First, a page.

This month marks my tenth anniversary of my career in the Internet. It was ten Januarys ago that I went back to school for Humber’s Internet Management program. Shortly, thereafter I began writing monthly travelogues for Bootsnall.com. The rest is mystory. After ten years’ of working and studying in the Internet almost few of the companies or programs remain. I don’t think this is attributable to my kiss-of-death presence, but the still rapidly evolving nature of the Internet.
In this blog posting I’ll look at my educational experience for the Internet. Subsequent posts will talk about Internet companies and organizations.
It is a shame that Humber’s Internet Management program shut down. It was rolled into the multimedia program, but seems to have lost the management component. The program, as far as I can tell, is unique in Ontario for teaching how to manage all aspects of managing a company’s Internet business and communications efforts. Too many programs teach web design or programming distinct and isolated from the overarching business requirements or overall environment. For example, web design has to work well with web writing, but I don’t see too many programs teaching both. Humber’s postgraduate (open only to university or college graduates) program was ideal for laying the groundwork for Internet management career by teaching programming, server management, graphic and site design, web writing, online marketing and promotion, and multimedia and interactive content production. One didn’t become an expert in all these areas, but they are crucial aspects to know if one is running Internet efforts. Still, to this day I met a lot of Internet professional that lack sufficient knowledge in these areas. The only reason why this program shut down is that I presume that management positions are developed through people’s work experience now. Back in 1999, there weren’t a lot of people with years of experience, so the program was particularly valuable and certainly helped me get my first producer position within a few months of graduating.
Another good Internet program that I took that has shut down and has not been replaced or merged is University of Toronto’s Strategic e-Business program. The program required students to learn some business fundamentals (marketing and accounting) and e-Business foundational concepts such as Internet business models and underlying technologies. There were also courses on moving business processes online and issues in cyberlaw. It was a useful program for those managing or implementing e-Business. It definitely helped me when I was a business lead for implementing a client-direct online transactional site.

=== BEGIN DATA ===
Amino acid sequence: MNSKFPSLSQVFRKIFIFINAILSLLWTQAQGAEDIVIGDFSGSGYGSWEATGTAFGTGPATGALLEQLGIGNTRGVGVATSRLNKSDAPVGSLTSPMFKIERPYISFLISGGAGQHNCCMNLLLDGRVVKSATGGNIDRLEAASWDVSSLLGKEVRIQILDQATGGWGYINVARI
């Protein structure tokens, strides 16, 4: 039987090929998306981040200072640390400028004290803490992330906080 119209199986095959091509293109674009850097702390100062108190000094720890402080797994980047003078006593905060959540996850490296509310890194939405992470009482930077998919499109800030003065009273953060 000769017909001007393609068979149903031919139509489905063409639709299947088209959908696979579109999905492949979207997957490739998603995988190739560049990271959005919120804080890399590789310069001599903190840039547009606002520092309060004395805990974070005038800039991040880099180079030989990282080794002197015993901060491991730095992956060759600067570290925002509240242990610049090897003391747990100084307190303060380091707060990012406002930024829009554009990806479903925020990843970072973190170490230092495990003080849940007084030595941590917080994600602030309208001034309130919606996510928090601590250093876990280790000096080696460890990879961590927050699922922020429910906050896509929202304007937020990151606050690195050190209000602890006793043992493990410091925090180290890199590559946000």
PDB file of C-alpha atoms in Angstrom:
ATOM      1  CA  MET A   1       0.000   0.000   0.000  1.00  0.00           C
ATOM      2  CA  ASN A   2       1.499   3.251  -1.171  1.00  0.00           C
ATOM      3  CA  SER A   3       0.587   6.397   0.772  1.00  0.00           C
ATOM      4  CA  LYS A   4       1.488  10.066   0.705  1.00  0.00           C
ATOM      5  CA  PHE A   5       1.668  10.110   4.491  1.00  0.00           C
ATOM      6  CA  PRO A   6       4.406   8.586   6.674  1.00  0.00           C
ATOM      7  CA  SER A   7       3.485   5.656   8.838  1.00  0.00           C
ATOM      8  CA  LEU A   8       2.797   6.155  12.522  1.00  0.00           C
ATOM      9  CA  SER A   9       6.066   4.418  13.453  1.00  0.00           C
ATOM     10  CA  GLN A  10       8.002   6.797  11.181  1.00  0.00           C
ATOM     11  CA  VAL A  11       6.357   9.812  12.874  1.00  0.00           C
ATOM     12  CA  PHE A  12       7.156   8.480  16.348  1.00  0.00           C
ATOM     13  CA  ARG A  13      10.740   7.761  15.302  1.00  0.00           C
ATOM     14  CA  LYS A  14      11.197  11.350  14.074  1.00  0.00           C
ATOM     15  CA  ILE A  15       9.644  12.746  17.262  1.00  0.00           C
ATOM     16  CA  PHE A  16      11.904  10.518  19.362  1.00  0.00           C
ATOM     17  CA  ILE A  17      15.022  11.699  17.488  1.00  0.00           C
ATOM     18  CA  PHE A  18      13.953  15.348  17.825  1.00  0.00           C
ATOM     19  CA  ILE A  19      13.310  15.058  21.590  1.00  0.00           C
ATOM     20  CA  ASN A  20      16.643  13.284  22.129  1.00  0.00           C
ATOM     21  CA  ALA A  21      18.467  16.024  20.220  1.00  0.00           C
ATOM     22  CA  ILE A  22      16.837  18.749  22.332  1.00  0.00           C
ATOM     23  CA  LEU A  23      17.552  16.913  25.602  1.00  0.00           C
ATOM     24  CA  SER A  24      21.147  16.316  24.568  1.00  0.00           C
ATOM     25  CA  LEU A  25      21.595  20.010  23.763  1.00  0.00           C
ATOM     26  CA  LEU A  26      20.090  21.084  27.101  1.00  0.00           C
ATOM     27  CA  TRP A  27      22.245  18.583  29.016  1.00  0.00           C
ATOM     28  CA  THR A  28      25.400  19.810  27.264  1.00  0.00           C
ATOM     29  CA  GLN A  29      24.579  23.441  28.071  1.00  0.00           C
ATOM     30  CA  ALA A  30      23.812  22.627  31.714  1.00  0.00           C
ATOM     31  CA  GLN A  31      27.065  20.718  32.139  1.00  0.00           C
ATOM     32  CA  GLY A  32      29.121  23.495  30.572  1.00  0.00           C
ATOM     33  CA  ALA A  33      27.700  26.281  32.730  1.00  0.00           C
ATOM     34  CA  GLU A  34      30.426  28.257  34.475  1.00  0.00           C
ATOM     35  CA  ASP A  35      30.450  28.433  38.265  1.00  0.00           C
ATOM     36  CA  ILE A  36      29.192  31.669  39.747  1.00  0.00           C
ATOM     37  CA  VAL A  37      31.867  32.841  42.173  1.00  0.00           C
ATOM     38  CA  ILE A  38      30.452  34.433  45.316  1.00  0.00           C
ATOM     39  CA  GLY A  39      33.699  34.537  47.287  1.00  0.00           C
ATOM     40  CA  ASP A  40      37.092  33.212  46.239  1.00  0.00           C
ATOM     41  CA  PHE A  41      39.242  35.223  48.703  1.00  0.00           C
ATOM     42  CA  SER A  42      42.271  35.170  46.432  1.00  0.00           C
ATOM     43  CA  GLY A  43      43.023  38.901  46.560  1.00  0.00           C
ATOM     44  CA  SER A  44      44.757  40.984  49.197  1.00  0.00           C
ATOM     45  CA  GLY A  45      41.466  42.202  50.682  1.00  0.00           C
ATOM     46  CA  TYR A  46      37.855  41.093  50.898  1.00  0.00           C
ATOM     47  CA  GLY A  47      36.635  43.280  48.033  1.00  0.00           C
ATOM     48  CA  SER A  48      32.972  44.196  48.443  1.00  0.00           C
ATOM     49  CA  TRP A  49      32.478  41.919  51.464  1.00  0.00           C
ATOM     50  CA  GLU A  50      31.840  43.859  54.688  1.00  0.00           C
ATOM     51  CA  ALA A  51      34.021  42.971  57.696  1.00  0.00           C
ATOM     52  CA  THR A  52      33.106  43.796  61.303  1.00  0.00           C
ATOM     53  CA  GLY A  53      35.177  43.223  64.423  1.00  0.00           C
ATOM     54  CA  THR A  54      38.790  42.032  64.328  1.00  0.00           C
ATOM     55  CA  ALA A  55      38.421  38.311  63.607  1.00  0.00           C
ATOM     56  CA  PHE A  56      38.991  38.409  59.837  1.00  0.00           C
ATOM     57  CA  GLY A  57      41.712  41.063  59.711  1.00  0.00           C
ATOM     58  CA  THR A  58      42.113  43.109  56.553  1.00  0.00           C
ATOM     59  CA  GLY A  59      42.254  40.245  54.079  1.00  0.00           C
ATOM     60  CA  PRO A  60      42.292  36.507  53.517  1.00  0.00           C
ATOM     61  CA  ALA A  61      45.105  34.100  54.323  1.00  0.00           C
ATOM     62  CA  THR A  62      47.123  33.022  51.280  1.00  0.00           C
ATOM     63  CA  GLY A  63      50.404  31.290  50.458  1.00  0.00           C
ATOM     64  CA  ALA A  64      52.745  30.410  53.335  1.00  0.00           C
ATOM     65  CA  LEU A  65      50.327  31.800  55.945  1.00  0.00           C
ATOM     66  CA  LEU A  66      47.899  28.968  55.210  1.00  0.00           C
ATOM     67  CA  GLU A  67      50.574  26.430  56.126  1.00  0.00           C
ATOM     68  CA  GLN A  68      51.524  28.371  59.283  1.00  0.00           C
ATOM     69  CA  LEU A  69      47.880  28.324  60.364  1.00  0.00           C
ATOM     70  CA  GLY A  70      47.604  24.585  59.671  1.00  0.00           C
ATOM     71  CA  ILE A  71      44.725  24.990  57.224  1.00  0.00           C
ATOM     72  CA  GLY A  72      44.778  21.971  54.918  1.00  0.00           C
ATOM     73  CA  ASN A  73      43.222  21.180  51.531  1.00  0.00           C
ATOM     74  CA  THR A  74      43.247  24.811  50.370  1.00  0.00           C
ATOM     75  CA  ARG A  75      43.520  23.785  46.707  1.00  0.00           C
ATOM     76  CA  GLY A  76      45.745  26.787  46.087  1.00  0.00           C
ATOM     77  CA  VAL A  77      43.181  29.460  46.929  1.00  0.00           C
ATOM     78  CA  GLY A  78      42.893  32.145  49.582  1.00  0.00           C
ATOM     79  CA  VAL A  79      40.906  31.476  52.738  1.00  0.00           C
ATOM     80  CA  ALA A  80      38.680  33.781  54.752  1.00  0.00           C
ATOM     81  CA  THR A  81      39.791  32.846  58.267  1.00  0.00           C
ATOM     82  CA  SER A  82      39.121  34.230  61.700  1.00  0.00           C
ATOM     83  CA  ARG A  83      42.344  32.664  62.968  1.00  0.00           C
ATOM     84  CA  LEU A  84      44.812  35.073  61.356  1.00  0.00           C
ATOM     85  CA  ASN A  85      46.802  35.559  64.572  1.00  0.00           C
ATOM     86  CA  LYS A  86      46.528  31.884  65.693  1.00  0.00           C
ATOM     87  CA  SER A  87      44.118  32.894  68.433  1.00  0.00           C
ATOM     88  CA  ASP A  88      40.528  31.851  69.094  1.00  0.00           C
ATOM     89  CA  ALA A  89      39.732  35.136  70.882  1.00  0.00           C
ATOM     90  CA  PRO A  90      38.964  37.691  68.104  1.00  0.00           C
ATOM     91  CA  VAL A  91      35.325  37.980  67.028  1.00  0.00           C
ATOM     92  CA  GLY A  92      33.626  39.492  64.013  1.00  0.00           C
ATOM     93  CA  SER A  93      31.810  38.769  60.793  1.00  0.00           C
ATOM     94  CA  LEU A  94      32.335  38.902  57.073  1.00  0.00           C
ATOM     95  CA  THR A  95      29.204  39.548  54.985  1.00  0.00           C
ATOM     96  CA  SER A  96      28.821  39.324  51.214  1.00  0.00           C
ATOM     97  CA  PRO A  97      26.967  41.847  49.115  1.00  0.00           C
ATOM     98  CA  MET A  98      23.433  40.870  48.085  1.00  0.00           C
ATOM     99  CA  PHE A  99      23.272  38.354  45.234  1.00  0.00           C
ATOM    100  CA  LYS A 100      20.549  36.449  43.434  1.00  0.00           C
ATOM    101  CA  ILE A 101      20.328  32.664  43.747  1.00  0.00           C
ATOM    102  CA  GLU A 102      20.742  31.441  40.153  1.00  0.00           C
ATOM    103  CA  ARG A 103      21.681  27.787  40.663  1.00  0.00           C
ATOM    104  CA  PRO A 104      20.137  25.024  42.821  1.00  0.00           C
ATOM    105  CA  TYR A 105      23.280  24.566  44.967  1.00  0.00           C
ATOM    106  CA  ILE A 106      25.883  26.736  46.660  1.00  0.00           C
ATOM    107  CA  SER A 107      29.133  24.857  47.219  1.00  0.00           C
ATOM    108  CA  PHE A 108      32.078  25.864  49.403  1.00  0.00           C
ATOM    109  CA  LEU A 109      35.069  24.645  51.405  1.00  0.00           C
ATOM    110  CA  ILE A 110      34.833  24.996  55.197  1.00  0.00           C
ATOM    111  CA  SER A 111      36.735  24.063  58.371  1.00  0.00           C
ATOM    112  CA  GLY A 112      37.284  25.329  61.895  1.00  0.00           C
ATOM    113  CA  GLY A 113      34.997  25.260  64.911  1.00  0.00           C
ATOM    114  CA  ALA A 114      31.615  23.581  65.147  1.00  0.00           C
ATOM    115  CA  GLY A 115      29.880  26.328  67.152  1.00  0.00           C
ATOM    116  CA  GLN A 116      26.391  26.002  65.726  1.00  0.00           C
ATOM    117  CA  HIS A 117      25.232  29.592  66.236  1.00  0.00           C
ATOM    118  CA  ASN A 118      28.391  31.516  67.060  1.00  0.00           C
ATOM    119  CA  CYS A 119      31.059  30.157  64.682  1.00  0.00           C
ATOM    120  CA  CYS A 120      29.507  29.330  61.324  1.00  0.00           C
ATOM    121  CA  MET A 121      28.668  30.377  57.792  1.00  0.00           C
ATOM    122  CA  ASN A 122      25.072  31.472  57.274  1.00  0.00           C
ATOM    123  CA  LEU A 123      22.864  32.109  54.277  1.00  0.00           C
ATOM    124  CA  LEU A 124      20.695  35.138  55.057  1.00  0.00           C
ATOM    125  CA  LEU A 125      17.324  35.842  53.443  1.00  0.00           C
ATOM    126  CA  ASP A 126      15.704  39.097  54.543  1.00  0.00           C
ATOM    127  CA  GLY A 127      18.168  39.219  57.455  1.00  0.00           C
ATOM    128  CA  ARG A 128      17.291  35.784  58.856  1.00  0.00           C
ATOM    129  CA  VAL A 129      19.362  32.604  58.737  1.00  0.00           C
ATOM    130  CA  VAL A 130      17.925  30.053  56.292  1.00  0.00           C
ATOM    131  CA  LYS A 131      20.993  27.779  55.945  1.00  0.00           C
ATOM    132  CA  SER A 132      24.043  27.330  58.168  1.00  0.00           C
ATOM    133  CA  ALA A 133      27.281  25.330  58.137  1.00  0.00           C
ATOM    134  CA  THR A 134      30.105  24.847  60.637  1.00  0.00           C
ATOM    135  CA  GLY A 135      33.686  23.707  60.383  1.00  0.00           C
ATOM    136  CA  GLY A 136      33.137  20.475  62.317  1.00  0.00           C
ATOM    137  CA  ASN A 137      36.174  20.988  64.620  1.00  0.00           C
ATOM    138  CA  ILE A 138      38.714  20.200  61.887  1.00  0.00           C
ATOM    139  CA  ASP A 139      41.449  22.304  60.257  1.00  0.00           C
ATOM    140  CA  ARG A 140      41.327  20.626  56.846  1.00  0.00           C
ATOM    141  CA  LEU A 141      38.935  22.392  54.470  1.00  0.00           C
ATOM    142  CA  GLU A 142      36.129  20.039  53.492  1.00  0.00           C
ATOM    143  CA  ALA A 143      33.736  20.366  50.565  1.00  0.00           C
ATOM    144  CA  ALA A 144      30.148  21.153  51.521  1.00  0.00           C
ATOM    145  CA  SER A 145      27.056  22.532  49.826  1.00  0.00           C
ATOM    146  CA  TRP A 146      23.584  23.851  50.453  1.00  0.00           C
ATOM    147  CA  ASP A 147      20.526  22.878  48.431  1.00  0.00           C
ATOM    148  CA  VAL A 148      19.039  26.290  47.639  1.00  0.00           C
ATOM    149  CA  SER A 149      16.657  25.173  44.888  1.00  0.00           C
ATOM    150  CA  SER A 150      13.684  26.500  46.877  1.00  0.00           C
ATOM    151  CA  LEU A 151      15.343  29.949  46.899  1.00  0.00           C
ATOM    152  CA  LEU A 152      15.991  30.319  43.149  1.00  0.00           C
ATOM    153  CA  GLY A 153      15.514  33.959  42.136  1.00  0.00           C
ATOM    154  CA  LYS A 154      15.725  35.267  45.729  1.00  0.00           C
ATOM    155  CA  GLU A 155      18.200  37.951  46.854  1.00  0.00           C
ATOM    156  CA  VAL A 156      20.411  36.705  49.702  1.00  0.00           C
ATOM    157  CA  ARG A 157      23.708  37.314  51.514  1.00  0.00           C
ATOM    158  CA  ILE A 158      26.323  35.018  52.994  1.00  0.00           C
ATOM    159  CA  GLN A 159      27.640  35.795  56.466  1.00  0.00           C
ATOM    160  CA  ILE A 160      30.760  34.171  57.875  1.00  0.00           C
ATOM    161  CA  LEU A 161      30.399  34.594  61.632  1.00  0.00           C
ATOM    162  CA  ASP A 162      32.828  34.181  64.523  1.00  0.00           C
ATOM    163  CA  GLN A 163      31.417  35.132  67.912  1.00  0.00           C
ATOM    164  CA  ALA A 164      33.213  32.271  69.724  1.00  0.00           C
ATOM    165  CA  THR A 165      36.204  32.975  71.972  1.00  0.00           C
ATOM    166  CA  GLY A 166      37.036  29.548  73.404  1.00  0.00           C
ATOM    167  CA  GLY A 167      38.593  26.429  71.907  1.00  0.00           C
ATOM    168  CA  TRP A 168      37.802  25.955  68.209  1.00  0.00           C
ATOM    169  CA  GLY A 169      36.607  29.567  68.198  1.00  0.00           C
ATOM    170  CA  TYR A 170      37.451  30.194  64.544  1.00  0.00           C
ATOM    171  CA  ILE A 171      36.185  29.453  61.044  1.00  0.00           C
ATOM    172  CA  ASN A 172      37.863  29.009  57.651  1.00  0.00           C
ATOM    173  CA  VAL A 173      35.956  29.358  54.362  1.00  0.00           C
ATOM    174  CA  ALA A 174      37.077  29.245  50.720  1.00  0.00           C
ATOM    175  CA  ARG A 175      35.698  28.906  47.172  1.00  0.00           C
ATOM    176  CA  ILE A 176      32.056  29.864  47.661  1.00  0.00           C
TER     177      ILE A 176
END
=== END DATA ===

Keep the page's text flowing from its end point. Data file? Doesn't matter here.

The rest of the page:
Again, I'm not sure why this program shut down. I've heard that we are now at the point where the "e" no longer applies to fields as online components are so mainstream now – so e-Health is just Health, e-Learning is just Learning, and e-Business is just Business. The problem with this is that there Internet technologies, models and user behaviour is not so standardized as to not merit special attention. Again, I have met people working in these areas lacking sufficient exposure to key areas, so I do think there is still a need for these types of programs.
When I decided to do my master's there wasn't any options to study the Internet directly and few to study it indirectly. In the end, I decided on Royal Roads University's Communication program as not only was the field broad enough to encompasses a lot of what's happening on the Net, but also it was delivered in part through e-Learning and I thought it would be a good opportunity to be learn first hand about this huge aspect of the Net. There was one class at Royal Roads on human computer interaction that encompassed a lot of Internet issues. However, in all my classes professors were open to allowing me to tailor almost all my coursework to Internet topics (most of which were posted here). I did some research on folksonomies, social media, usability, website accessibility, intranets, and online music legal issues.
As for doing a doctorate, there really isn't anywhere in Canada that specializes in the Internet, the closest would be Simon Fraser’s School of Interactive Arts and Technology or various communication or information studies programs. In general, I find Canada is not keeping developing adequate programs in this area at a graduate or undergraduate level.
I'd love to hear any feedback on the state or needs of education for Internet professionals and scholars.